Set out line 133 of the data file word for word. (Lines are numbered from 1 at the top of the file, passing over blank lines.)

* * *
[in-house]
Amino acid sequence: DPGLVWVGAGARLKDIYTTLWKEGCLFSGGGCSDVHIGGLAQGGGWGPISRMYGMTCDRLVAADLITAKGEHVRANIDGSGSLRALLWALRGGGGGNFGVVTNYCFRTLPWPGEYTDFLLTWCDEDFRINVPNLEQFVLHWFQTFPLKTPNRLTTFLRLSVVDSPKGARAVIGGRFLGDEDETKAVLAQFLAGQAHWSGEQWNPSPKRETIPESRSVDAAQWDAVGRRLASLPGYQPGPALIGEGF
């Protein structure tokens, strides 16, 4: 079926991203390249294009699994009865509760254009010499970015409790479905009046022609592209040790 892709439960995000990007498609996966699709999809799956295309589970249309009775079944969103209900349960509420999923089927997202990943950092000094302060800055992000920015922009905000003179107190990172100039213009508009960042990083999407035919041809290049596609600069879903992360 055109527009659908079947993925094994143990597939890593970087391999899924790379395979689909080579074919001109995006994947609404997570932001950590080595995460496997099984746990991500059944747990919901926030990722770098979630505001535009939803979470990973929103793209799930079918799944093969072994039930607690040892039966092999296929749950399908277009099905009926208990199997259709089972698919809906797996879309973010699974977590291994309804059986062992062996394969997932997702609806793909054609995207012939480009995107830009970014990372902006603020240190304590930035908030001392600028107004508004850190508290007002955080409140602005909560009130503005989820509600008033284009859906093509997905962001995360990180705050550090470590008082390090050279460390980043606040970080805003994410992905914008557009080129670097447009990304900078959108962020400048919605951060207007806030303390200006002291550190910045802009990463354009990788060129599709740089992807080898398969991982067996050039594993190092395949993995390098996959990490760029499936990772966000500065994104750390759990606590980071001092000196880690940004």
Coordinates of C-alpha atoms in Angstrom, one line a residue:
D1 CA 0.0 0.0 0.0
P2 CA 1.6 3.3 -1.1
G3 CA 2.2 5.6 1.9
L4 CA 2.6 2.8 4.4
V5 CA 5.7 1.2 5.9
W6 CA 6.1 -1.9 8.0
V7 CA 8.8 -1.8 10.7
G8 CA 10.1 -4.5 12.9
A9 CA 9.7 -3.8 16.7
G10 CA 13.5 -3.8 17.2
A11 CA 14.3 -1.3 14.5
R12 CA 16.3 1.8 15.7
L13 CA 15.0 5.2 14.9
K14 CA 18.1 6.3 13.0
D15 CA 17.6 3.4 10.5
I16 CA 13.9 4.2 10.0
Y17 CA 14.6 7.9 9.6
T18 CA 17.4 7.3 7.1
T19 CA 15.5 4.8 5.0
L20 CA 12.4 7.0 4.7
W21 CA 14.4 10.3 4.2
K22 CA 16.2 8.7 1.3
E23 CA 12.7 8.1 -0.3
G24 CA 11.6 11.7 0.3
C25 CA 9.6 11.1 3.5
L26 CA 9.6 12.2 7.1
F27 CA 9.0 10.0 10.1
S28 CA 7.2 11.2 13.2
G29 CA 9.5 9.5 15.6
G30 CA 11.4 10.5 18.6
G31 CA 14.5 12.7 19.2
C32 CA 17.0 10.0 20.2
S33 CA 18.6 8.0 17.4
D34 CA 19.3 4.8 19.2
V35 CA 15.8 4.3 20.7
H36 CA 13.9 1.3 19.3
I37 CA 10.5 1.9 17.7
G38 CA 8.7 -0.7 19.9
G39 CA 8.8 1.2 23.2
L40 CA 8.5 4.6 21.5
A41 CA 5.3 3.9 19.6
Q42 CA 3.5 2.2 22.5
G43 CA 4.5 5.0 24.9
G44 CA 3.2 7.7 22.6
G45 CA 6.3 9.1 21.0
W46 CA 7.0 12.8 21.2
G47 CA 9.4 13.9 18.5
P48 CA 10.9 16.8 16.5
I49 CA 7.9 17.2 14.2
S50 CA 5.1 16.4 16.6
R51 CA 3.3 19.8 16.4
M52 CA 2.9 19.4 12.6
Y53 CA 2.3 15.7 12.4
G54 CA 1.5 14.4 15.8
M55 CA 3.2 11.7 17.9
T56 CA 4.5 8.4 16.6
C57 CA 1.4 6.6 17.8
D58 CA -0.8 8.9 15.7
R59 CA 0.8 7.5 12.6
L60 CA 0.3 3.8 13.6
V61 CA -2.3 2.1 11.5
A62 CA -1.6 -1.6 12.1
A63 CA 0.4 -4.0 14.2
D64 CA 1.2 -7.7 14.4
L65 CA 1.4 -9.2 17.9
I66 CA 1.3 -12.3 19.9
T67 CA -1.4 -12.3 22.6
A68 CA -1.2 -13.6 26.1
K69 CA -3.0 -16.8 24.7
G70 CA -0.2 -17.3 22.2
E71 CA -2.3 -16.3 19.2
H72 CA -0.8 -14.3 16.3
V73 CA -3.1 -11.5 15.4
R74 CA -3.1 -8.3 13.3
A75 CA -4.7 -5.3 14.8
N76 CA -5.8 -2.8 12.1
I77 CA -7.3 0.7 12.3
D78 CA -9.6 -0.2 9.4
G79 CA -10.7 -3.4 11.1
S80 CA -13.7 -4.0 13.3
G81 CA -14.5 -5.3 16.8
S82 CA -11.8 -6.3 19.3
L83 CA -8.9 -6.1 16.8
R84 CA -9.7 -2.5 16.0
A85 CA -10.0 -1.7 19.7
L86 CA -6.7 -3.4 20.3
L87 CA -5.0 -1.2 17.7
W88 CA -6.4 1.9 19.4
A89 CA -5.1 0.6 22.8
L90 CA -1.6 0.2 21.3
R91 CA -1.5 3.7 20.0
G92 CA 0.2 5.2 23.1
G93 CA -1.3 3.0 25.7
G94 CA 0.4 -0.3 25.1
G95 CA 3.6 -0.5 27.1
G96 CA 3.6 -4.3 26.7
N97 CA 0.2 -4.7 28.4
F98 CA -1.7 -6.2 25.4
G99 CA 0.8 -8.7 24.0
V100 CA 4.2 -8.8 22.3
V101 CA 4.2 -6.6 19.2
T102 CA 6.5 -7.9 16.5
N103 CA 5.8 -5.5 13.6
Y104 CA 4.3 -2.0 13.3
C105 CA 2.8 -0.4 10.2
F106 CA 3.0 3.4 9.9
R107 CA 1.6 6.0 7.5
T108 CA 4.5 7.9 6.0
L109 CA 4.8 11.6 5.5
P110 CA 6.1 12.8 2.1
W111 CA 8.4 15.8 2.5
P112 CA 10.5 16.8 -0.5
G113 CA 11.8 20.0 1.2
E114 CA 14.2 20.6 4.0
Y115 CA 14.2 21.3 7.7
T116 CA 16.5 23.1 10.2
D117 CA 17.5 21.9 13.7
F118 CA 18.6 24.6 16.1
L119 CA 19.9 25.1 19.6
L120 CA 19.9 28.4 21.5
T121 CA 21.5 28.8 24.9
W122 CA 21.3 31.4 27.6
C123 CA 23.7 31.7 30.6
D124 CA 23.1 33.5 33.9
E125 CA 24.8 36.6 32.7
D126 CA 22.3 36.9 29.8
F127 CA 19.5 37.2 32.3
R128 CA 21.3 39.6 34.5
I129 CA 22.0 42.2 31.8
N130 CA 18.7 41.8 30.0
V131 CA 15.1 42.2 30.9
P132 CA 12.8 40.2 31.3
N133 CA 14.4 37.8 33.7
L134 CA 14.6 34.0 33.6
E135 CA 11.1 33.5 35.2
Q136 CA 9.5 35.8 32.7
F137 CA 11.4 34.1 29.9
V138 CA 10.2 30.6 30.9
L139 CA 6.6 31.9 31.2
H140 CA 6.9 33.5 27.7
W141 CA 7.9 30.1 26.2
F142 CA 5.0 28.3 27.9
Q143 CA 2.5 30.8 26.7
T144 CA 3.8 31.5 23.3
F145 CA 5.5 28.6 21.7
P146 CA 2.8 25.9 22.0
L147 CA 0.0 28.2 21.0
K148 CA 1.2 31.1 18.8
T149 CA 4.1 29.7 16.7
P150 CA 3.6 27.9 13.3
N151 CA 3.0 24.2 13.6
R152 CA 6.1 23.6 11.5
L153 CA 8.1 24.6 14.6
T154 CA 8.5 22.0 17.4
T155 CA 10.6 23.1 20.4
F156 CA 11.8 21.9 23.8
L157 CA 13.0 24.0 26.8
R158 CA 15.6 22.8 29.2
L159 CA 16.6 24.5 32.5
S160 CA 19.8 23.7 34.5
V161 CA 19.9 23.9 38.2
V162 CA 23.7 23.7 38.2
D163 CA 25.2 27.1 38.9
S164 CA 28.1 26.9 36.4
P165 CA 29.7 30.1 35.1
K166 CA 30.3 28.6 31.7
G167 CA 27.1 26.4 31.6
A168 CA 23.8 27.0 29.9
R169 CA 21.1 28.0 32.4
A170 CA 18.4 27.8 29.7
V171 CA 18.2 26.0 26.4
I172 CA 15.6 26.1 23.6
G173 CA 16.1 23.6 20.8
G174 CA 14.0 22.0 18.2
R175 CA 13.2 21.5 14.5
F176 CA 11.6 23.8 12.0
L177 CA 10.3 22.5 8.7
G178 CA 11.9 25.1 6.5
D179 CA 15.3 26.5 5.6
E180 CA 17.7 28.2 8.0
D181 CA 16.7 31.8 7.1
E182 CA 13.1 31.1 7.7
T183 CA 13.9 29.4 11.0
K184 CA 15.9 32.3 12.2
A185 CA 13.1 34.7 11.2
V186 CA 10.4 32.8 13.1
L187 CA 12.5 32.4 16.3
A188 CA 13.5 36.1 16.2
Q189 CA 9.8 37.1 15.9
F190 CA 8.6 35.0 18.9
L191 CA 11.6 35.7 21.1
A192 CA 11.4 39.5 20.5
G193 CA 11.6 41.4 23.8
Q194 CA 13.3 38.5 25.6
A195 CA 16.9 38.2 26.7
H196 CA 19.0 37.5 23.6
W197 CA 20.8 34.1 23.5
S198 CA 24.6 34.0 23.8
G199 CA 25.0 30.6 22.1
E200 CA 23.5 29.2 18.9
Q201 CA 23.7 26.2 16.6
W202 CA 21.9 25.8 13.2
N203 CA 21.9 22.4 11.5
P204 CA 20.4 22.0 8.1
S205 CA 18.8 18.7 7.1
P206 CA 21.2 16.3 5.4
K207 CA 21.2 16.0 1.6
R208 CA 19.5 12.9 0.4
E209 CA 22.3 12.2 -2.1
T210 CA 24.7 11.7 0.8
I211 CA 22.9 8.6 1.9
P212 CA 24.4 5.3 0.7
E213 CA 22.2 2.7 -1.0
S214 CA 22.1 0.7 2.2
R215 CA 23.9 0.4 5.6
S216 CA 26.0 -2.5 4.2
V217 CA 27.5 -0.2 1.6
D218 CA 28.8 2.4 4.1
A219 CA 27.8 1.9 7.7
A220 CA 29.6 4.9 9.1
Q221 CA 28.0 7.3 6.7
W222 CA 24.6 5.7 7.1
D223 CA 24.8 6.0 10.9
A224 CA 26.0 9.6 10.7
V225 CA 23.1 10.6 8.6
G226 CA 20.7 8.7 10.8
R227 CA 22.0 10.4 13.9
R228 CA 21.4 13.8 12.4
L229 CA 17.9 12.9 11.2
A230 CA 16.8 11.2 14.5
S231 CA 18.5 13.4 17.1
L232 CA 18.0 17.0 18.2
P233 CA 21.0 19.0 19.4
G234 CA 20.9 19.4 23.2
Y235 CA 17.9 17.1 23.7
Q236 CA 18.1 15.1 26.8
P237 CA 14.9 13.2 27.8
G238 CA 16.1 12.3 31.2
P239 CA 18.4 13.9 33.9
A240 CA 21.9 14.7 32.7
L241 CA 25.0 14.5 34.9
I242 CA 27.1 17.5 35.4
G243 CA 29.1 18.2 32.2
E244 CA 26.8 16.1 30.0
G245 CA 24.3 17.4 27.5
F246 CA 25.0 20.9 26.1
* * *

I129 CA 22.0 42.2 31.8